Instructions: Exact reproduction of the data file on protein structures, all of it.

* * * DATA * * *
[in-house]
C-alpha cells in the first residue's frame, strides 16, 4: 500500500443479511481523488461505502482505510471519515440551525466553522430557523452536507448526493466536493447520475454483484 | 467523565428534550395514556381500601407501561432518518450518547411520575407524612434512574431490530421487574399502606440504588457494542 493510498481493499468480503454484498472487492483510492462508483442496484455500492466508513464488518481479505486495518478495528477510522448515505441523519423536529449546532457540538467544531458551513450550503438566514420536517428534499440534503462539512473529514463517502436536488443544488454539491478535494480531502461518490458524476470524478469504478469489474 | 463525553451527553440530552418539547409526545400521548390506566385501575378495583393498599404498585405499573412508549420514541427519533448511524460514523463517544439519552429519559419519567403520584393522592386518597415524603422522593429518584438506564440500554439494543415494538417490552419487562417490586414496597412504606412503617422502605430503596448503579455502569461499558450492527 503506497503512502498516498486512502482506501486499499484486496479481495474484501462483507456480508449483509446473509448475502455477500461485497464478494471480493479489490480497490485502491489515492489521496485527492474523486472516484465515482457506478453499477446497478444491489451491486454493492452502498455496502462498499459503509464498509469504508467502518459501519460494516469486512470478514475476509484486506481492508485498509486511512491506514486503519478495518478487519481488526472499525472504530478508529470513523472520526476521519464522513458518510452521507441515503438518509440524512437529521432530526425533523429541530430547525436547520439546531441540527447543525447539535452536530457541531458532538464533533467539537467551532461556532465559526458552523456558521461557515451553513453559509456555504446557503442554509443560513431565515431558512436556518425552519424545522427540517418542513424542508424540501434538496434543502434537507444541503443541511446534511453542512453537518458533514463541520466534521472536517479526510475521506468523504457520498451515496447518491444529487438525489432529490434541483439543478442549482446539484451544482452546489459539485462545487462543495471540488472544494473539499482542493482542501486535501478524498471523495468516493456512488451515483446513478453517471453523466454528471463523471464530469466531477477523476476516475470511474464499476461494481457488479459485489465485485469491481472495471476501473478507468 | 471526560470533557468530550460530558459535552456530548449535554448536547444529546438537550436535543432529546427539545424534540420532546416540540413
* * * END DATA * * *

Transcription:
[in-house]
C-alpha cells in the first residue's frame, strides 16, 4: 500500500443479511481523488461505502482505510471519515440551525466553522430557523452536507448526493466536493447520475454483484 | 467523565428534550395514556381500601407501561432518518450518547411520575407524612434512574431490530421487574399502606440504588457494542 493510498481493499468480503454484498472487492483510492462508483442496484455500492466508513464488518481479505486495518478495528477510522448515505441523519423536529449546532457540538467544531458551513450550503438566514420536517428534499440534503462539512473529514463517502436536488443544488454539491478535494480531502461518490458524476470524478469504478469489474 | 463525553451527553440530552418539547409526545400521548390506566385501575378495583393498599404498585405499573412508549420514541427519533448511524460514523463517544439519552429519559419519567403520584393522592386518597415524603422522593429518584438506564440500554439494543415494538417490552419487562417490586414496597412504606412503617422502605430503596448503579455502569461499558450492527 503506497503512502498516498486512502482506501486499499484486496479481495474484501462483507456480508449483509446473509448475502455477500461485497464478494471480493479489490480497490485502491489515492489521496485527492474523486472516484465515482457506478453499477446497478444491489451491486454493492452502498455496502462498499459503509464498509469504508467502518459501519460494516469486512470478514475476509484486506481492508485498509486511512491506514486503519478495518478487519481488526472499525472504530478508529470513523472520526476521519464522513458518510452521507441515503438518509440524512437529521432530526425533523429541530430547525436547520439546531441540527447543525447539535452536530457541531458532538464533533467539537467551532461556532465559526458552523456558521461557515451553513453559509456555504446557503442554509443560513431565515431558512436556518425552519424545522427540517418542513424542508424540501434538496434543502434537507444541503443541511446534511453542512453537518458533514463541520466534521472536517479526510475521506468523504457520498451515496447518491444529487438525489432529490434541483439543478442549482446539484451544482452546489459539485462545487462543495471540488472544494473539499482542493482542501486535501478524498471523495468516493456512488451515483446513478453517471453523466454528471463523471464530469466531477477523476476516475470511474464499476461494481457488479459485489465485485469491481472495471476501473478507468 | 471526560470533557468530550460530558459535552456530548449535554448536547444529546438537550436535543432529546427539545424534540420532546416540540413